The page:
Another famous one is the gene responsible for the grey colouring. You may be aware that a grey horse is actually never born grey. It can be born any colour and turns gradually white over the years. The gene for this to happen is dominant, meaning that a not-grey horse will never be parent to a grey foal. Fun fact: A horse that is homozygous for the grey gene turns white faster compared to a heterozygous grey horse. However, there are also ‘not so fun’ remarks towards this colour. Sadly enough the grey colour – especially the homozygous one – is associated with melanoma(skin cancer) and vitiligo(a pigment related skin condition).

Three Icelandic horses that are all genetically black in their basic genes. In the front Ægir(black with white spotted markings), behind him Kveikur(black with a gene for grey) and behind him a totally black horse.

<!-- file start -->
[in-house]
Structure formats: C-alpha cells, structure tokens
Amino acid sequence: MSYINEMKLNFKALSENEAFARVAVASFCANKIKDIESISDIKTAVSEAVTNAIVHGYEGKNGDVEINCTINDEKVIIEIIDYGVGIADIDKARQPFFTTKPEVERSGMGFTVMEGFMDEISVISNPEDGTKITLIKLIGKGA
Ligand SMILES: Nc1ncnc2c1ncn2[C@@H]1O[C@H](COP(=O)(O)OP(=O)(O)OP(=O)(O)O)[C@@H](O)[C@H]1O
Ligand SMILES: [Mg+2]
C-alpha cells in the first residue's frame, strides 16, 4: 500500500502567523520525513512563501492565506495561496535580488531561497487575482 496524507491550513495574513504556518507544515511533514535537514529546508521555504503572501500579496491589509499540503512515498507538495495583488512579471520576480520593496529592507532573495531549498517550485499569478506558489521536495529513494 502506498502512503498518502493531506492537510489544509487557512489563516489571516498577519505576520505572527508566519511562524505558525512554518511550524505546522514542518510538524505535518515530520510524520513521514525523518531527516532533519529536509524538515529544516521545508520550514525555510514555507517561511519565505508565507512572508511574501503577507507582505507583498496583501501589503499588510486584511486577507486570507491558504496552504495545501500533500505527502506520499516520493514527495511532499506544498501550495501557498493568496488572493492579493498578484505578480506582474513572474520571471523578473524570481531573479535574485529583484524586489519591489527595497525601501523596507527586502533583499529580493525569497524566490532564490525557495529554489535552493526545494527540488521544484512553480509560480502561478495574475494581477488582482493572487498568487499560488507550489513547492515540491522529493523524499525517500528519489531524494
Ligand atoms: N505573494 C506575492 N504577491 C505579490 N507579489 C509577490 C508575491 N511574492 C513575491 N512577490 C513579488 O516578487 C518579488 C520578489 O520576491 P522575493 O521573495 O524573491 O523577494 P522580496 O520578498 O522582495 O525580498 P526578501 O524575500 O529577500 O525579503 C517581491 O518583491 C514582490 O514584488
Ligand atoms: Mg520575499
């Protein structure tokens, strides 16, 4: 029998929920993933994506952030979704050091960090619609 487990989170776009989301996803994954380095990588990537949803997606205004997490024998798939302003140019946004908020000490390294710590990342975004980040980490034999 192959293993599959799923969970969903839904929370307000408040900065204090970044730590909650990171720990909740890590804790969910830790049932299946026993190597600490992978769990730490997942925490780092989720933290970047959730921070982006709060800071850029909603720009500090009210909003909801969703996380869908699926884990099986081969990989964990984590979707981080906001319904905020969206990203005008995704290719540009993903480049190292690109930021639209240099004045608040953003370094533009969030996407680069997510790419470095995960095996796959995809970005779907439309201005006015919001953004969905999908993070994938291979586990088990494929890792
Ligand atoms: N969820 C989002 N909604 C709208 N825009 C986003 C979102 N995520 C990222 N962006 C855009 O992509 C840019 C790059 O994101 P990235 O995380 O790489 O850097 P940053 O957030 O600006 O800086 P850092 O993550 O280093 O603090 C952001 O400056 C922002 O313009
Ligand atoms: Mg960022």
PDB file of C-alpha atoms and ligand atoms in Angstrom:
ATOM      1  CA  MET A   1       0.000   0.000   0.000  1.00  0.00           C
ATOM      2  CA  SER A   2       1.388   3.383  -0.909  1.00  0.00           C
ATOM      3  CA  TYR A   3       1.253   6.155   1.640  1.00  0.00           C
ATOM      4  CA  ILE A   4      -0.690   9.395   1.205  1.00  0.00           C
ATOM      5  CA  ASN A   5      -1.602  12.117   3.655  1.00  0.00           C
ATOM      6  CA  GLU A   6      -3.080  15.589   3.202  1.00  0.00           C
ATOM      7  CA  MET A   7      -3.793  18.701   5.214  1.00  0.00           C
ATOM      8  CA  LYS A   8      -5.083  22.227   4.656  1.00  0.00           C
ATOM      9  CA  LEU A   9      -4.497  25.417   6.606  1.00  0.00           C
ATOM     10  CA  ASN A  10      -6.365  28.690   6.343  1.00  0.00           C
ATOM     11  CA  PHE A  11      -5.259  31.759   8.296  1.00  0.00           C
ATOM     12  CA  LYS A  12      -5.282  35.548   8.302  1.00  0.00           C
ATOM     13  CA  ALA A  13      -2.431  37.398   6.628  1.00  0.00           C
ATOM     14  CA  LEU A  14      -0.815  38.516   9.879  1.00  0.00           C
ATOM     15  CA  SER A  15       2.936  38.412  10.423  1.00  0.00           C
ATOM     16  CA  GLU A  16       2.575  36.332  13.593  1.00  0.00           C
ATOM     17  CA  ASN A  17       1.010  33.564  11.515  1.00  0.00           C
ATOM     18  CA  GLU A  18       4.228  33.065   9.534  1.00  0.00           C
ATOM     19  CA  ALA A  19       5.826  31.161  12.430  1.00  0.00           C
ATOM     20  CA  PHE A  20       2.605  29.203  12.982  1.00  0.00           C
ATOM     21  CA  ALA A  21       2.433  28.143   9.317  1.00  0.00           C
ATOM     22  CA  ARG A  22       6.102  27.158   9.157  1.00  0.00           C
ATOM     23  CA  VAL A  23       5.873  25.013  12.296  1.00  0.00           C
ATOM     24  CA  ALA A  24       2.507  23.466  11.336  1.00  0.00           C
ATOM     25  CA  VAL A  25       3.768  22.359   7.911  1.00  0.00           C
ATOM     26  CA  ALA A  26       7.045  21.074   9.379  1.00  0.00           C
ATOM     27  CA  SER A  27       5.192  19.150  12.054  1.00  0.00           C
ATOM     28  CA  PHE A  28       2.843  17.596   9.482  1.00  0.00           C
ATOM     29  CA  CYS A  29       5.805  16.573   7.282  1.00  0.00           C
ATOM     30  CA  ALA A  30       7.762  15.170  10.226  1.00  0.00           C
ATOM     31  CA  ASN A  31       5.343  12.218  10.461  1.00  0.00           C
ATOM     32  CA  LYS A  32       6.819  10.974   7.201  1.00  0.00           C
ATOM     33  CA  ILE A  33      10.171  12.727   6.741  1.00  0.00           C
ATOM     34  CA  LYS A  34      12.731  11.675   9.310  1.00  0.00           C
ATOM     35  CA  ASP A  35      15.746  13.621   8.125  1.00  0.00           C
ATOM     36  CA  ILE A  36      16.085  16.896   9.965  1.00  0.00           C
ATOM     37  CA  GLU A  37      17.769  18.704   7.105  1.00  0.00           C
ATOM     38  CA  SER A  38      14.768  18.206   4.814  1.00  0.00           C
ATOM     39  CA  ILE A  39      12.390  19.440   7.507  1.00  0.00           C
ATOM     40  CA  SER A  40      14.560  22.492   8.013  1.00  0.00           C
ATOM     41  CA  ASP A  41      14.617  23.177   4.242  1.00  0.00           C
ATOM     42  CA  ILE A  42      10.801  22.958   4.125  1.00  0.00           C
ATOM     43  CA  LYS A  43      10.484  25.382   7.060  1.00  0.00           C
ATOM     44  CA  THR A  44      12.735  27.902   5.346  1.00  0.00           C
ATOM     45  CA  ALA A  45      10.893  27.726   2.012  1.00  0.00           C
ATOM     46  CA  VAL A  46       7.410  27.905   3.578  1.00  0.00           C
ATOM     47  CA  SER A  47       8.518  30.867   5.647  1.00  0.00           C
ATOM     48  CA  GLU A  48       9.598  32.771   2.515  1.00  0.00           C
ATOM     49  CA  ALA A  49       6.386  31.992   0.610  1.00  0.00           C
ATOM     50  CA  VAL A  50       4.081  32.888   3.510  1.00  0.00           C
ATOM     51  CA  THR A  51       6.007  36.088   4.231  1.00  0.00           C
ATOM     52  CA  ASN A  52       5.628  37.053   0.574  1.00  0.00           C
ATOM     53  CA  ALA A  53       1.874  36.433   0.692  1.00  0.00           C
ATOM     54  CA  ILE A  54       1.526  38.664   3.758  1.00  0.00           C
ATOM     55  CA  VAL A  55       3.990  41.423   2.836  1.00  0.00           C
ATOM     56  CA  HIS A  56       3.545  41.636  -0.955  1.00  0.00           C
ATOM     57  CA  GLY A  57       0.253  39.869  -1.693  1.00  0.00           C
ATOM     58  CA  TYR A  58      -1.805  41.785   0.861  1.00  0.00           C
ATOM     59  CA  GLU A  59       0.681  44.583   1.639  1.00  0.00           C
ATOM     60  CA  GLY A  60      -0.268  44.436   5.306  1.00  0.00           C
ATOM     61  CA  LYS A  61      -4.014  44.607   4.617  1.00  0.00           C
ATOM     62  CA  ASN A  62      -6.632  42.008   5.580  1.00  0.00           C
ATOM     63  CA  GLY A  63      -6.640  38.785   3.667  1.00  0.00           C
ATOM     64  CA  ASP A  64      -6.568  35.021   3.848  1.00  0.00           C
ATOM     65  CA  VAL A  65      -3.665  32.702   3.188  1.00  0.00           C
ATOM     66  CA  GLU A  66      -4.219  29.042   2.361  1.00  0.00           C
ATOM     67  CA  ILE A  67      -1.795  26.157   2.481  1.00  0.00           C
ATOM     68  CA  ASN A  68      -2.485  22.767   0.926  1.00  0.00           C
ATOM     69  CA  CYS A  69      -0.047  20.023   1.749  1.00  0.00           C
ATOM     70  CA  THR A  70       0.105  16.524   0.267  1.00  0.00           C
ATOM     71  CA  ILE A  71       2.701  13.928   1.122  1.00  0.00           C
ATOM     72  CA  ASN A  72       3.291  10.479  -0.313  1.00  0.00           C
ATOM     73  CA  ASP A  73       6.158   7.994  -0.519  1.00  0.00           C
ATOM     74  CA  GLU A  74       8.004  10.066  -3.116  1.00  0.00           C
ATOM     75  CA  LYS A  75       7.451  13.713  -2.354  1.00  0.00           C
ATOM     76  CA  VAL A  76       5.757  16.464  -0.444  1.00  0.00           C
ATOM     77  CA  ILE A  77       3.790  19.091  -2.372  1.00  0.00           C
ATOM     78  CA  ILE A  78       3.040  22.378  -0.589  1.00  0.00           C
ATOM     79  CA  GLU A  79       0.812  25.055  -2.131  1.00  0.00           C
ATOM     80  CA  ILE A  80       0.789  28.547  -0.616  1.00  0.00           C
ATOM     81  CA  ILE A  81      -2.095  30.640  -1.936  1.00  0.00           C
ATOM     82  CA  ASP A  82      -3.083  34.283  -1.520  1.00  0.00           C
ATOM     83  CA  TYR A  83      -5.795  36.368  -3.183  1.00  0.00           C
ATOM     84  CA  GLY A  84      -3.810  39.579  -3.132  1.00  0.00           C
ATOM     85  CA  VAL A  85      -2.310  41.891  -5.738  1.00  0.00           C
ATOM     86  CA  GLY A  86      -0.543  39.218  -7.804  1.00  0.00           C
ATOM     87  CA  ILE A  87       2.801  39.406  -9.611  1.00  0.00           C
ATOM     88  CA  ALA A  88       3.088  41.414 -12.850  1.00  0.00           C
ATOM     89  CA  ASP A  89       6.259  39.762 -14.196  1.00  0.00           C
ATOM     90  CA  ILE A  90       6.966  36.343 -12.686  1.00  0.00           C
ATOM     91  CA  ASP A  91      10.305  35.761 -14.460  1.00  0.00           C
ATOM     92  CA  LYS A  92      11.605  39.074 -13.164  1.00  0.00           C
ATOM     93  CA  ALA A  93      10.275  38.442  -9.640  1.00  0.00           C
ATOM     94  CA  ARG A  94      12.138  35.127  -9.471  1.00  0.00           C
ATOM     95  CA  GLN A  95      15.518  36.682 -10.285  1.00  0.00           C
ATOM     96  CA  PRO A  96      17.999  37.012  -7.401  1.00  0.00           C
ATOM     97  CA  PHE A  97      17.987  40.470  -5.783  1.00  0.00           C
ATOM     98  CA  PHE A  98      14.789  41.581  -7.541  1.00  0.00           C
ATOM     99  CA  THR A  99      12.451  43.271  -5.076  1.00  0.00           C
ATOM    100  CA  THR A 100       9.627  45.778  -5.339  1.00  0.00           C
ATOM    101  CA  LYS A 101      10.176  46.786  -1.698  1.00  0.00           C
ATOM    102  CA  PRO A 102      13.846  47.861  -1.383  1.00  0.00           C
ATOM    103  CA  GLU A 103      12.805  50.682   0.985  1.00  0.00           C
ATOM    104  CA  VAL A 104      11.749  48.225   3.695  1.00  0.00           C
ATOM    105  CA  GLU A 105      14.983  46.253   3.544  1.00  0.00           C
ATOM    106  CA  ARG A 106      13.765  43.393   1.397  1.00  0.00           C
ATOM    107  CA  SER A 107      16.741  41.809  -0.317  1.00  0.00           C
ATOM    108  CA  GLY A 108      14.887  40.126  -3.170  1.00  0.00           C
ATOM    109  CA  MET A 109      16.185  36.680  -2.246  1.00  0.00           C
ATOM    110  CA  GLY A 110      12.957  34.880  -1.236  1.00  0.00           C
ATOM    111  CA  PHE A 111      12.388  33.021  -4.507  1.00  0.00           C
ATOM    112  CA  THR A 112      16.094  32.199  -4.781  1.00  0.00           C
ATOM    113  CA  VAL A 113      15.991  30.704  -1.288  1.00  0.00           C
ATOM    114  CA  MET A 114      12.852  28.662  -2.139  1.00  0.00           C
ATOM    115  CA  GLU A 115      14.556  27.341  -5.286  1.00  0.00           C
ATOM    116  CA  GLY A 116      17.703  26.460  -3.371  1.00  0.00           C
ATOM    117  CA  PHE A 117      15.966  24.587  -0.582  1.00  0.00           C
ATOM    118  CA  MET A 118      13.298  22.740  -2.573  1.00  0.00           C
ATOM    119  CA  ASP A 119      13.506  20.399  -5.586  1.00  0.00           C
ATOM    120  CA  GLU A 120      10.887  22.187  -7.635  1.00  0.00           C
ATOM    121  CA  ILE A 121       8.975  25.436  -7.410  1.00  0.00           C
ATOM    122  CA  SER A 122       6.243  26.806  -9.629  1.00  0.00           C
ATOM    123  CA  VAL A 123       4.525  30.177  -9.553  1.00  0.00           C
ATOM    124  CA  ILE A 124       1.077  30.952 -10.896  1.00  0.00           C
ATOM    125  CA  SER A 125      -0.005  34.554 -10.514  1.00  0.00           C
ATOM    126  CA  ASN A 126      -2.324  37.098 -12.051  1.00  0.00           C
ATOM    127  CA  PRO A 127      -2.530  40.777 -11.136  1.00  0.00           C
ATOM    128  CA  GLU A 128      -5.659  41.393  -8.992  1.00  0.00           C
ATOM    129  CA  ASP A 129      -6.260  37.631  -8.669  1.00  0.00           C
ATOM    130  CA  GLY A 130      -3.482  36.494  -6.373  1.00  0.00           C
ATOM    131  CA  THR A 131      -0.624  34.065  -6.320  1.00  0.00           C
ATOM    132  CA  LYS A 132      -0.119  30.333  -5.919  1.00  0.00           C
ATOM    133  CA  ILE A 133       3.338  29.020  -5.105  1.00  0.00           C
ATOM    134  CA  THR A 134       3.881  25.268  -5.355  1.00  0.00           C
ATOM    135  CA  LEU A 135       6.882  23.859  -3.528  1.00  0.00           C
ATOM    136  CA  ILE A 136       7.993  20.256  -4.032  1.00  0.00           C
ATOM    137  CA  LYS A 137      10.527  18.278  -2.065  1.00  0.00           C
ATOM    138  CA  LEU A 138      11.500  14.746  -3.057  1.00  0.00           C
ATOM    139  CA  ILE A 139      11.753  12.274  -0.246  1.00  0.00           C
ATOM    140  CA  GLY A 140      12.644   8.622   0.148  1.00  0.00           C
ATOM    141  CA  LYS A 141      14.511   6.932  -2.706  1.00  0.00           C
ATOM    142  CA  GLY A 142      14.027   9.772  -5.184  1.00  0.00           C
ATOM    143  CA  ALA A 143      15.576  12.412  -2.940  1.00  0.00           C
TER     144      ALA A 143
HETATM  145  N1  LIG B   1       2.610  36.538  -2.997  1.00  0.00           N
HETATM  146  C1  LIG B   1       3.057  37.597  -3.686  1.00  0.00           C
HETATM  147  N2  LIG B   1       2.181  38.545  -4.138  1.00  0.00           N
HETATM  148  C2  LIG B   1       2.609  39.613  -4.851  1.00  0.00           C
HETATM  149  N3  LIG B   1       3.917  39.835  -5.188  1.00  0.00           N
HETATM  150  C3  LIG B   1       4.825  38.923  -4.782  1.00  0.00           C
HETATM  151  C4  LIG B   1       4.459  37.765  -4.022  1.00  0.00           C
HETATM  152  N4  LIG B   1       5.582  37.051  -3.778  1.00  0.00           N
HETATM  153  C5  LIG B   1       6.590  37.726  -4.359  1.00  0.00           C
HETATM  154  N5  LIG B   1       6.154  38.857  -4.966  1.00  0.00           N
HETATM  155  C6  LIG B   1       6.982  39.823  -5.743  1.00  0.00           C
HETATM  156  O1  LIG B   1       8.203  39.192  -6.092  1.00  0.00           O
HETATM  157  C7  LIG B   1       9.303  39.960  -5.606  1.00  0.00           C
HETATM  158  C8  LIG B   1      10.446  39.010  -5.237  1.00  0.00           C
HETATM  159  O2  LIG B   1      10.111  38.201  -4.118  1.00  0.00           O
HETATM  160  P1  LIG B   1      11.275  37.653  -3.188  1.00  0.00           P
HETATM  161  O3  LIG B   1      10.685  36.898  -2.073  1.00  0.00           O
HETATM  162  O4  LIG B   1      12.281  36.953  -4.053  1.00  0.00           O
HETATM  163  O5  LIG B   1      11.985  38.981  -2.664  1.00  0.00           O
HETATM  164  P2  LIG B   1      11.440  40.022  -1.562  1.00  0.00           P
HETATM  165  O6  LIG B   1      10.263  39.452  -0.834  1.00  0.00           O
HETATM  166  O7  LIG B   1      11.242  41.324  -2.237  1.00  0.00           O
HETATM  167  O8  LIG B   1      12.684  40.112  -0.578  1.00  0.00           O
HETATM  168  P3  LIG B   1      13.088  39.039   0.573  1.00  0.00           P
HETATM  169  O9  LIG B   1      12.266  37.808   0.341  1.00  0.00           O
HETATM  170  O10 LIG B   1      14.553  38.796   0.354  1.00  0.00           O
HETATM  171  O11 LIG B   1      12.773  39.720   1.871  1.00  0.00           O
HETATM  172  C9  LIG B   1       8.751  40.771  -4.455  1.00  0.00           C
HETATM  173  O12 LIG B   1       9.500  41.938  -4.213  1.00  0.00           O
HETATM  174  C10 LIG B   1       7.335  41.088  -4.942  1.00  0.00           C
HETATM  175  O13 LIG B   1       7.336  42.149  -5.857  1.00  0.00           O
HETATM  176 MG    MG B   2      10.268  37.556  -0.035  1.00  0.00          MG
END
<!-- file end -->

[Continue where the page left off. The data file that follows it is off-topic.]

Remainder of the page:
So you have horses in all types, breeds, and… colours. Which is nice, I mean, lots of those unique colouring patterns are kind of special and I think that to some extent it can be nice to breed for a specific colour that may be rare. However, there are quite some special colours associated with hereditary diseases. And I wonder how many people are aware of that when they are looking for a horse. Or even more important, are they aware of it when they are going to breed with such a horse? For example the beautiful silver dapple colour comes together with abnormalities in the horse’s eye (better known as MCOA). A heterozygous silver dapple horse has increased chances of having cysts in the eye, which may cause vision problems at older age. Though homozygous silver dapple horses are much more likely to develop severe eye problems already from a young age, such as cysts, deformed pupils and vision defects. Therefore crossing a silver dapple with another silver dapple should be avoided for the sake of the horse’s health. Unfortunately some people seem to value aesthetics more than anything else… Meaning to say that in several breeds people aim for some special colour, even though some of these are known to be associated with lethal genes. In other words; having the wrong combination of genes is deadly for the offspring. A famous example of this is the special type of spotting called overo in paint horses, which comes together with the Overo Lethal White Syndrome (OLWS).